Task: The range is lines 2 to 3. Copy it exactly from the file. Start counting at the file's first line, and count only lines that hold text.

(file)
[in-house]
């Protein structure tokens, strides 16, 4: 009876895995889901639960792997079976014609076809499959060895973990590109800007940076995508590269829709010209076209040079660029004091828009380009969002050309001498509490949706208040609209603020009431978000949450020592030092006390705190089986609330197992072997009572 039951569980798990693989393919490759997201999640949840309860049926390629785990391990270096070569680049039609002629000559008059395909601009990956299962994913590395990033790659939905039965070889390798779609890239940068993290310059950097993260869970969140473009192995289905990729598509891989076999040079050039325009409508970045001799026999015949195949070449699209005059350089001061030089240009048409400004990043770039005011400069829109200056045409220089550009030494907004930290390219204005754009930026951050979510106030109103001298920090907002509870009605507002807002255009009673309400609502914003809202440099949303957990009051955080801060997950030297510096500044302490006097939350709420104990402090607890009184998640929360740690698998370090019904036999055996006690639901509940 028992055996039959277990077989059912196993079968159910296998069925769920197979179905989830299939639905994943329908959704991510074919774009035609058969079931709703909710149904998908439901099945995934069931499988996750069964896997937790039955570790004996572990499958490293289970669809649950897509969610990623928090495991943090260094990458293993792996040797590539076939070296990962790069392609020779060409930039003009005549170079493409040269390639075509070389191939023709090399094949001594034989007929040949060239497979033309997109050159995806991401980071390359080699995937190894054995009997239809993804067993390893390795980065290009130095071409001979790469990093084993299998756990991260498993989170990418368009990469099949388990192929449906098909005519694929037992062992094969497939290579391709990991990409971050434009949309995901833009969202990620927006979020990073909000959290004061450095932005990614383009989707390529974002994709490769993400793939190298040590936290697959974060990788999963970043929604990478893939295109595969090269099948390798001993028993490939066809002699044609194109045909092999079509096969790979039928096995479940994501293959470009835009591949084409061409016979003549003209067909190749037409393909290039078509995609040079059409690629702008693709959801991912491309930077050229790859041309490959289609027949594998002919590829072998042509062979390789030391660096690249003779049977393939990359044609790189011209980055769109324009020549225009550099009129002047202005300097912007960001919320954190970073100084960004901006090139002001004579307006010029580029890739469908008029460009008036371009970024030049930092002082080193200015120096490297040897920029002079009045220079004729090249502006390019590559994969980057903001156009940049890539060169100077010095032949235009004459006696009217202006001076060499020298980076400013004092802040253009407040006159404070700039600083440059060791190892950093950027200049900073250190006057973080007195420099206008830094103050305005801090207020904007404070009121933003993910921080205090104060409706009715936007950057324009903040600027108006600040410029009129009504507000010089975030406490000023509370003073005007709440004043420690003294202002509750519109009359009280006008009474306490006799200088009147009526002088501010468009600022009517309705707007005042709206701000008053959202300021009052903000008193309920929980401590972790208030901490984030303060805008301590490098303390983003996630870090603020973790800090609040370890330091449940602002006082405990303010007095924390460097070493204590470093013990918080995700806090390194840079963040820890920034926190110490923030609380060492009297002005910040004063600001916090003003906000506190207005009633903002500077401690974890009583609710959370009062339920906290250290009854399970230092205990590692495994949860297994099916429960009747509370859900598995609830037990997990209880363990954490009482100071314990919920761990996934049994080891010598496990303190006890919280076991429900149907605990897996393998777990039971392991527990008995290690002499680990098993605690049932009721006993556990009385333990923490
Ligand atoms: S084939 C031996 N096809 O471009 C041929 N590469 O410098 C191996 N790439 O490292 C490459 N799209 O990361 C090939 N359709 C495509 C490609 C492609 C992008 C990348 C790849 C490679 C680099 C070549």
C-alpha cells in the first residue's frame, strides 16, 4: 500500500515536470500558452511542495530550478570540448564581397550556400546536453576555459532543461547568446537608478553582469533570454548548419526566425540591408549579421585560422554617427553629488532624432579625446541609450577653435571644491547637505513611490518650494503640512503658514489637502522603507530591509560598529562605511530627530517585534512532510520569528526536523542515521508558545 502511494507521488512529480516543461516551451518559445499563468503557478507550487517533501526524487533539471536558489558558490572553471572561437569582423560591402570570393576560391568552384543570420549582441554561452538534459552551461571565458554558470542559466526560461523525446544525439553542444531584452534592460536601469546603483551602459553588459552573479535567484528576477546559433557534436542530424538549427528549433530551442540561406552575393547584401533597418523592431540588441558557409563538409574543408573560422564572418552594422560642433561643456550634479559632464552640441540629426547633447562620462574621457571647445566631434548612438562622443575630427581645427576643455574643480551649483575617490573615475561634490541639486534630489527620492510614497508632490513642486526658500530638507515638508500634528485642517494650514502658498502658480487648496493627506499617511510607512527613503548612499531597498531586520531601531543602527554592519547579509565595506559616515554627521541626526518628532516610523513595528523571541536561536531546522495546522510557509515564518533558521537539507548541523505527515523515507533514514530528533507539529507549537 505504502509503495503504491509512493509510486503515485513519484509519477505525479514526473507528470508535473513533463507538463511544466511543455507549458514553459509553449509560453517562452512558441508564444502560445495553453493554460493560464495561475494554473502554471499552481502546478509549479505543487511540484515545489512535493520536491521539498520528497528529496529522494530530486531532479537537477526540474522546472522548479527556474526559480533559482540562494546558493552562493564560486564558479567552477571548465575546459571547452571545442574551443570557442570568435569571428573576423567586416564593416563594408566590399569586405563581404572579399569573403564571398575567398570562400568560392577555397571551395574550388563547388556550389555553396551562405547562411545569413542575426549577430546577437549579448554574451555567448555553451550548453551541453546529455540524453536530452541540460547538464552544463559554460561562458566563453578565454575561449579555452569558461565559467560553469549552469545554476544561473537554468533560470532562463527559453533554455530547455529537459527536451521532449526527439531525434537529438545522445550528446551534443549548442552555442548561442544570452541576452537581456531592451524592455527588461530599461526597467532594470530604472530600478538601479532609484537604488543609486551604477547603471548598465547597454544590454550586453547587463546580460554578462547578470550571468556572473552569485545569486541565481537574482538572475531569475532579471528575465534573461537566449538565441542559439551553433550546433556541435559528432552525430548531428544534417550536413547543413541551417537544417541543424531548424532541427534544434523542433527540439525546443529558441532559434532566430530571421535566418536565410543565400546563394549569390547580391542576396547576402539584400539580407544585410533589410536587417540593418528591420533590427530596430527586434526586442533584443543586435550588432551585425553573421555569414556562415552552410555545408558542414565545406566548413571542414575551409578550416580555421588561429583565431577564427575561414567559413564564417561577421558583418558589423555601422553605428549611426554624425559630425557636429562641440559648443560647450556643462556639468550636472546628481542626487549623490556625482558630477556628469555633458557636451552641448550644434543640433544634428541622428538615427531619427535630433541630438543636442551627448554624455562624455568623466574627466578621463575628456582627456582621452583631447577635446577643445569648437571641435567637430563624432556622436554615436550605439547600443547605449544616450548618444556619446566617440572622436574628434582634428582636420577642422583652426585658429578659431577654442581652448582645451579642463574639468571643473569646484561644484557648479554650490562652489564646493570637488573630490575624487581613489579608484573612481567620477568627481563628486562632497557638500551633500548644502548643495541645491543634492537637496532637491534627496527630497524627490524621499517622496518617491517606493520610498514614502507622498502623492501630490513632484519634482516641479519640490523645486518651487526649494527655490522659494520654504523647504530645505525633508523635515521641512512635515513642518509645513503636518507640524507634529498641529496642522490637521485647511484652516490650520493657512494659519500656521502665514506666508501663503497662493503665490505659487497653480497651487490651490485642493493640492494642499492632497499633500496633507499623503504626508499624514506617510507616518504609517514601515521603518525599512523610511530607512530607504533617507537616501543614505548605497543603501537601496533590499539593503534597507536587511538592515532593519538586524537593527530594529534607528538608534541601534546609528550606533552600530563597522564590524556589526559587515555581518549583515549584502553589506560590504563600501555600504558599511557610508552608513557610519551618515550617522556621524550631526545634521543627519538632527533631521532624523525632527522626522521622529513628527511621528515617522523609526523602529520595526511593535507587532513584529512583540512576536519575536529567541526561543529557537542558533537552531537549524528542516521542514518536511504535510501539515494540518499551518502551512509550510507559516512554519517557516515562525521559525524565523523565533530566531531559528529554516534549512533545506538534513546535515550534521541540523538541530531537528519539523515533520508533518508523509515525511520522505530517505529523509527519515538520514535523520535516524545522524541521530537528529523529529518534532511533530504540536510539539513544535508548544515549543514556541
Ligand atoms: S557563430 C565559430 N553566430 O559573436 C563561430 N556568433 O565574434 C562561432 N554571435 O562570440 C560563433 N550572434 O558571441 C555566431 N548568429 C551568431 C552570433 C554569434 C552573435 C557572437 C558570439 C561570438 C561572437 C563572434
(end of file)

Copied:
């Protein structure tokens, strides 16, 4: 009876895995889901639960792997079976014609076809499959060895973990590109800007940076995508590269829709010209076209040079660029004091828009380009969002050309001498509490949706208040609209603020009431978000949450020592030092006390705190089986609330197992072997009572 039951569980798990693989393919490759997201999640949840309860049926390629785990391990270096070569680049039609002629000559008059395909601009990956299962994913590395990033790659939905039965070889390798779609890239940068993290310059950097993260869970969140473009192995289905990729598509891989076999040079050039325009409508970045001799026999015949195949070449699209005059350089001061030089240009048409400004990043770039005011400069829109200056045409220089550009030494907004930290390219204005754009930026951050979510106030109103001298920090907002509870009605507002807002255009009673309400609502914003809202440099949303957990009051955080801060997950030297510096500044302490006097939350709420104990402090607890009184998640929360740690698998370090019904036999055996006690639901509940 028992055996039959277990077989059912196993079968159910296998069925769920197979179905989830299939639905994943329908959704991510074919774009035609058969079931709703909710149904998908439901099945995934069931499988996750069964896997937790039955570790004996572990499958490293289970669809649950897509969610990623928090495991943090260094990458293993792996040797590539076939070296990962790069392609020779060409930039003009005549170079493409040269390639075509070389191939023709090399094949001594034989007929040949060239497979033309997109050159995806991401980071390359080699995937190894054995009997239809993804067993390893390795980065290009130095071409001979790469990093084993299998756990991260498993989170990418368009990469099949388990192929449906098909005519694929037992062992094969497939290579391709990991990409971050434009949309995901833009969202990620927006979020990073909000959290004061450095932005990614383009989707390529974002994709490769993400793939190298040590936290697959974060990788999963970043929604990478893939295109595969090269099948390798001993028993490939066809002699044609194109045909092999079509096969790979039928096995479940994501293959470009835009591949084409061409016979003549003209067909190749037409393909290039078509995609040079059409690629702008693709959801991912491309930077050229790859041309490959289609027949594998002919590829072998042509062979390789030391660096690249003779049977393939990359044609790189011209980055769109324009020549225009550099009129002047202005300097912007960001919320954190970073100084960004901006090139002001004579307006010029580029890739469908008029460009008036371009970024030049930092002082080193200015120096490297040897920029002079009045220079004729090249502006390019590559994969980057903001156009940049890539060169100077010095032949235009004459006696009217202006001076060499020298980076400013004092802040253009407040006159404070700039600083440059060791190892950093950027200049900073250190006057973080007195420099206008830094103050305005801090207020904007404070009121933003993910921080205090104060409706009715936007950057324009903040600027108006600040410029009129009504507000010089975030406490000023509370003073005007709440004043420690003294202002509750519109009359009280006008009474306490006799200088009147009526002088501010468009600022009517309705707007005042709206701000008053959202300021009052903000008193309920929980401590972790208030901490984030303060805008301590490098303390983003996630870090603020973790800090609040370890330091449940602002006082405990303010007095924390460097070493204590470093013990918080995700806090390194840079963040820890920034926190110490923030609380060492009297002005910040004063600001916090003003906000506190207005009633903002500077401690974890009583609710959370009062339920906290250290009854399970230092205990590692495994949860297994099916429960009747509370859900598995609830037990997990209880363990954490009482100071314990919920761990996934049994080891010598496990303190006890919280076991429900149907605990897996393998777990039971392991527990008995290690002499680990098993605690049932009721006993556990009385333990923490
Ligand atoms: S084939 C031996 N096809 O471009 C041929 N590469 O410098 C191996 N790439 O490292 C490459 N799209 O990361 C090939 N359709 C495509 C490609 C492609 C992008 C990348 C790849 C490679 C680099 C070549």